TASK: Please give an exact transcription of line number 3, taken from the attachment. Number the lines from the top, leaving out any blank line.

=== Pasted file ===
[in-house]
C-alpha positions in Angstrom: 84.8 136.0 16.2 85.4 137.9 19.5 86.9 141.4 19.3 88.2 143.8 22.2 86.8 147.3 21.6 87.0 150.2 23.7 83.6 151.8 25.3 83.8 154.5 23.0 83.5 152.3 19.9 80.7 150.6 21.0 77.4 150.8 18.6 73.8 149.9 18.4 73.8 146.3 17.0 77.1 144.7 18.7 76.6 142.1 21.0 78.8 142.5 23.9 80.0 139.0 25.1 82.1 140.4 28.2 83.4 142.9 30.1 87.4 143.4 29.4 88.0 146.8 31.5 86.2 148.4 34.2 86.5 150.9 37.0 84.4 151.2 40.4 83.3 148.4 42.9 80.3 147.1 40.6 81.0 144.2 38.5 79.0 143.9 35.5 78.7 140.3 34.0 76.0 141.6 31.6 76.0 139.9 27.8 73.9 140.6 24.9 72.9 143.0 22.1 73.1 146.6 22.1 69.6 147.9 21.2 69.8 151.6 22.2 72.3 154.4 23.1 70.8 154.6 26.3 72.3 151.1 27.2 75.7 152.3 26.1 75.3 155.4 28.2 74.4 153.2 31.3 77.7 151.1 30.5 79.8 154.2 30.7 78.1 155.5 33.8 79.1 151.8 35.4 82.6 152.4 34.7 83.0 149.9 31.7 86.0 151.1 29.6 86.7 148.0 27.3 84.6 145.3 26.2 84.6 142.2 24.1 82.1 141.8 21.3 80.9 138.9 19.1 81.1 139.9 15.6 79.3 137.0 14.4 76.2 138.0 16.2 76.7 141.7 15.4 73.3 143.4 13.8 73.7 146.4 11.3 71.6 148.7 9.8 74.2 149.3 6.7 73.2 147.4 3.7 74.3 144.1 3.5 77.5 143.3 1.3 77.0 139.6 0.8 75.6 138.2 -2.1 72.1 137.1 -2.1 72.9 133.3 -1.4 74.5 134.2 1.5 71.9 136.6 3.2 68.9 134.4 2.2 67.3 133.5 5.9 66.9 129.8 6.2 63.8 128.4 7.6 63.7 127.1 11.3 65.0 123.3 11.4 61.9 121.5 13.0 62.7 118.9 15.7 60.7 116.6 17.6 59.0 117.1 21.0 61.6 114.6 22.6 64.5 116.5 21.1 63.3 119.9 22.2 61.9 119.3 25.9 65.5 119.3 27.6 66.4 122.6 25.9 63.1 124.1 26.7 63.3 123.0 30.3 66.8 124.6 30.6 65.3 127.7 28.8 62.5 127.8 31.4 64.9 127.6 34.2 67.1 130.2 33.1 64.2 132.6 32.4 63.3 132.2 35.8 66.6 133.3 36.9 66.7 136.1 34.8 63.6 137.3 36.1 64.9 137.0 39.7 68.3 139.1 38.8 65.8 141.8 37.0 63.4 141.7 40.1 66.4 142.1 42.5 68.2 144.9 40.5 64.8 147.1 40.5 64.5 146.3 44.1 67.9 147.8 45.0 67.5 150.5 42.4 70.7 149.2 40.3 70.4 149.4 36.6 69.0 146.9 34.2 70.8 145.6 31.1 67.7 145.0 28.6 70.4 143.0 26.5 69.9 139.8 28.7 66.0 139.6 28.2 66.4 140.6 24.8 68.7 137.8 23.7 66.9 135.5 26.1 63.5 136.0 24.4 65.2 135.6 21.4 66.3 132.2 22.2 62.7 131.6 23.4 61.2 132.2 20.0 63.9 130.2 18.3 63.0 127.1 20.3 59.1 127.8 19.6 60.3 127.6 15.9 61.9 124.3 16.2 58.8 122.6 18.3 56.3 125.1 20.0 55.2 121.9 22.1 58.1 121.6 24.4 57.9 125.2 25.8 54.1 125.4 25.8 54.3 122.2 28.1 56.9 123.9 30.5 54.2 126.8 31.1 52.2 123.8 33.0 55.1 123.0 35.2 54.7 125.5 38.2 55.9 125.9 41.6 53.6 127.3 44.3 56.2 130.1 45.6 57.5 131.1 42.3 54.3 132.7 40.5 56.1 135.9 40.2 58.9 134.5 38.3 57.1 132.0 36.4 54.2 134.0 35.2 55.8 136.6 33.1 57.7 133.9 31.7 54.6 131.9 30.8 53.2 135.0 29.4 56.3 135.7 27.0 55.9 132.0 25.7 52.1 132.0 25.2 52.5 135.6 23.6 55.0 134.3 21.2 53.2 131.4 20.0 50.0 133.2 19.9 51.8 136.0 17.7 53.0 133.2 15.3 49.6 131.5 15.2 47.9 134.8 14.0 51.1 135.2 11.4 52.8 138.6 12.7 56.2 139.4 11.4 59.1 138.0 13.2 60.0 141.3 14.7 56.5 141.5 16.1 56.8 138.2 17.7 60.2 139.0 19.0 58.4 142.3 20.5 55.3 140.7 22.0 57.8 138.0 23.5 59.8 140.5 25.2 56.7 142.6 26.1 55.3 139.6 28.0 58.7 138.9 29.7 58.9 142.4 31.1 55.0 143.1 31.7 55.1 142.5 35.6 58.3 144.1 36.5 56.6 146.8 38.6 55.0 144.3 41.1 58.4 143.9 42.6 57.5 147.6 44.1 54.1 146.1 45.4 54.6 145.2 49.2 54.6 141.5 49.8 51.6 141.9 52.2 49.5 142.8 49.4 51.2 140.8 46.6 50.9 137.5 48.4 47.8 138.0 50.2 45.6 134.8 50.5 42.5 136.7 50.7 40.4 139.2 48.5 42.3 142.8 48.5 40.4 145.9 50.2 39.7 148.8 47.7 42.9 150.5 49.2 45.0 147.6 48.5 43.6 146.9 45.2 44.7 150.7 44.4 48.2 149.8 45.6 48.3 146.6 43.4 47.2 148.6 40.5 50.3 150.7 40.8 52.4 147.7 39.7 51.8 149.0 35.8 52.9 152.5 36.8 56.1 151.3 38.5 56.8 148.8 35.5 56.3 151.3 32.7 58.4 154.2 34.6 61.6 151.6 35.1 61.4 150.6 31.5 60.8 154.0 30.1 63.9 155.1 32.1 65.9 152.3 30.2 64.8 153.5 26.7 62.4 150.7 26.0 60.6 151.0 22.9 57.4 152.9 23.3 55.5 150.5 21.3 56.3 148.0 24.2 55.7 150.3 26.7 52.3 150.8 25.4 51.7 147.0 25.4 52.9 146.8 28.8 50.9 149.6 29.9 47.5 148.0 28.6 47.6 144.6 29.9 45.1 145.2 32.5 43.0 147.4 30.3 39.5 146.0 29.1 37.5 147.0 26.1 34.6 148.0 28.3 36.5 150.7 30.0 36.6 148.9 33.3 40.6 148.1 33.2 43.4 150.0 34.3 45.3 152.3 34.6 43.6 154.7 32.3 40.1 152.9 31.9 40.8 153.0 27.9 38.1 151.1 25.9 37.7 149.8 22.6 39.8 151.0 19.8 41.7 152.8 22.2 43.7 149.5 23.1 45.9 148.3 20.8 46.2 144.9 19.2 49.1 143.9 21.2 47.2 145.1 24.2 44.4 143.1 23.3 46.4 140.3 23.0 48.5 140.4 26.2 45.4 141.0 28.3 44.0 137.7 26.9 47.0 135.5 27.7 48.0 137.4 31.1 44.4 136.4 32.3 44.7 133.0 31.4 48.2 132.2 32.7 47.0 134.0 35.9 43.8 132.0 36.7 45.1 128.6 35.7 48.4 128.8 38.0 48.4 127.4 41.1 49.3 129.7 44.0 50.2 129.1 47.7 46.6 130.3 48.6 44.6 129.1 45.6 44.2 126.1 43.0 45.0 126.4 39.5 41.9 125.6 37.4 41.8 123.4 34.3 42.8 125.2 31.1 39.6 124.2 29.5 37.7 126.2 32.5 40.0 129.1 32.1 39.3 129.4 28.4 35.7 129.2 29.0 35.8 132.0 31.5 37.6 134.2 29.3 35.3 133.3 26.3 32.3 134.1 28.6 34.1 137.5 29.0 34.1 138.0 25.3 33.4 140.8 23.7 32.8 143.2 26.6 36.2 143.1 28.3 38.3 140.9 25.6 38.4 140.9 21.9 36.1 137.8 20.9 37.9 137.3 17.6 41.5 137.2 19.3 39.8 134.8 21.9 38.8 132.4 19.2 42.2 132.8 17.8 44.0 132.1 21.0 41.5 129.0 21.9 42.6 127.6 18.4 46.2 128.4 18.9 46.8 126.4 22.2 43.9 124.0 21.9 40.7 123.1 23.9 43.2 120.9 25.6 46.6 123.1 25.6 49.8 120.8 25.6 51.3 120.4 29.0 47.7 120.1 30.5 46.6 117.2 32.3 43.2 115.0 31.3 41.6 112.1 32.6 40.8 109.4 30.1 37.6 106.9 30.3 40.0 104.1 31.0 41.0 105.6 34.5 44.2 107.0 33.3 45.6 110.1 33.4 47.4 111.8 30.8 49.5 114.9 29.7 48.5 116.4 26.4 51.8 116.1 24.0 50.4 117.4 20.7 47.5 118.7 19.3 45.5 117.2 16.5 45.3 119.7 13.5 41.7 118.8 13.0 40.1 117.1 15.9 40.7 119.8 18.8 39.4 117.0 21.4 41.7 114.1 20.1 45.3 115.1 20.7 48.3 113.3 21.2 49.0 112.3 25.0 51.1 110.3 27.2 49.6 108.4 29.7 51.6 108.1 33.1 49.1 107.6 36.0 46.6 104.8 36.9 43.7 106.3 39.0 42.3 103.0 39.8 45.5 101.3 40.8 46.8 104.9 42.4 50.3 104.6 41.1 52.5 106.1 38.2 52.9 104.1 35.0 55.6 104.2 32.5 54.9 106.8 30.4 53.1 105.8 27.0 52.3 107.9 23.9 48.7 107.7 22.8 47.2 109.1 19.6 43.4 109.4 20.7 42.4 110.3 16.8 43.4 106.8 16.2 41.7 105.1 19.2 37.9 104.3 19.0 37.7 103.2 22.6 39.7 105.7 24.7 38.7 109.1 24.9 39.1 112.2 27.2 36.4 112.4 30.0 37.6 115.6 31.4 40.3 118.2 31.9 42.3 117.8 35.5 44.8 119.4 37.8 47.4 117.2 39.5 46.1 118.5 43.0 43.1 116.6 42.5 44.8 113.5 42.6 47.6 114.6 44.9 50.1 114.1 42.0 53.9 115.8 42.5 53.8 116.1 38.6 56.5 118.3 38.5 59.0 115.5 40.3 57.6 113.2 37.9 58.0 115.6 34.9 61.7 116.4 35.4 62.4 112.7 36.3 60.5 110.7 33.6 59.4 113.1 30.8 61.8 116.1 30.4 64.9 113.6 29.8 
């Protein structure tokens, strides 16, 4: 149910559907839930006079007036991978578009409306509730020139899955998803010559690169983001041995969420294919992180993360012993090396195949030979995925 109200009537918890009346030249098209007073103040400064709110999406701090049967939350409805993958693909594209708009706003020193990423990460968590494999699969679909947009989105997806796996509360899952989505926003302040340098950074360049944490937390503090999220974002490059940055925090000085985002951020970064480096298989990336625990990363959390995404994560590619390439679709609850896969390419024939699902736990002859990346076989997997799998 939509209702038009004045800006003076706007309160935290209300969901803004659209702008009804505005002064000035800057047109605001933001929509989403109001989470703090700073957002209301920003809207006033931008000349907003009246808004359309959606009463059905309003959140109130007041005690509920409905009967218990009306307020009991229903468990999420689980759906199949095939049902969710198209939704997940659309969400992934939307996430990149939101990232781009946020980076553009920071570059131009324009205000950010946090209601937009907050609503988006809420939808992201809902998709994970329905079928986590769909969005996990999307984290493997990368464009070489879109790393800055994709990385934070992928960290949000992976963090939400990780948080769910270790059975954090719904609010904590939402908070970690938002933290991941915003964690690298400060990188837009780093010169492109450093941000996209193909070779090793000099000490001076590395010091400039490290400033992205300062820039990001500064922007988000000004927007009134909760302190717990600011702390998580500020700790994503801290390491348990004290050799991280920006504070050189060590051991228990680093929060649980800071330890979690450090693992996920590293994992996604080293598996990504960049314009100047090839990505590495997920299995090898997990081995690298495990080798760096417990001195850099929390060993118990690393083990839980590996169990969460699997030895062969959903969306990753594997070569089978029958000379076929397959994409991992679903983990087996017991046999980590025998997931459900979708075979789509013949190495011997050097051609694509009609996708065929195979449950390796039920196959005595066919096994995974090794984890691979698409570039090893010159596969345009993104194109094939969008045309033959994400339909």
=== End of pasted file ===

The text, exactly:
């Protein structure tokens, strides 16, 4: 149910559907839930006079007036991978578009409306509730020139899955998803010559690169983001041995969420294919992180993360012993090396195949030979995925 109200009537918890009346030249098209007073103040400064709110999406701090049967939350409805993958693909594209708009706003020193990423990460968590494999699969679909947009989105997806796996509360899952989505926003302040340098950074360049944490937390503090999220974002490059940055925090000085985002951020970064480096298989990336625990990363959390995404994560590619390439679709609850896969390419024939699902736990002859990346076989997997799998 939509209702038009004045800006003076706007309160935290209300969901803004659209702008009804505005002064000035800057047109605001933001929509989403109001989470703090700073957002209301920003809207006033931008000349907003009246808004359309959606009463059905309003959140109130007041005690509920409905009967218990009306307020009991229903468990999420689980759906199949095939049902969710198209939704997940659309969400992934939307996430990149939101990232781009946020980076553009920071570059131009324009205000950010946090209601937009907050609503988006809420939808992201809902998709994970329905079928986590769909969005996990999307984290493997990368464009070489879109790393800055994709990385934070992928960290949000992976963090939400990780948080769910270790059975954090719904609010904590939402908070970690938002933290991941915003964690690298400060990188837009780093010169492109450093941000996209193909070779090793000099000490001076590395010091400039490290400033992205300062820039990001500064922007988000000004927007009134909760302190717990600011702390998580500020700790994503801290390491348990004290050799991280920006504070050189060590051991228990680093929060649980800071330890979690450090693992996920590293994992996604080293598996990504960049314009100047090839990505590495997920299995090898997990081995690298495990080798760096417990001195850099929390060993118990690393083990839980590996169990969460699997030895062969959903969306990753594997070569089978029958000379076929397959994409991992679903983990087996017991046999980590025998997931459900979708075979789509013949190495011997050097051609694509009609996708065929195979449950390796039920196959005595066919096994995974090794984890691979698409570039090893010159596969345009993104194109094939969008045309033959994400339909």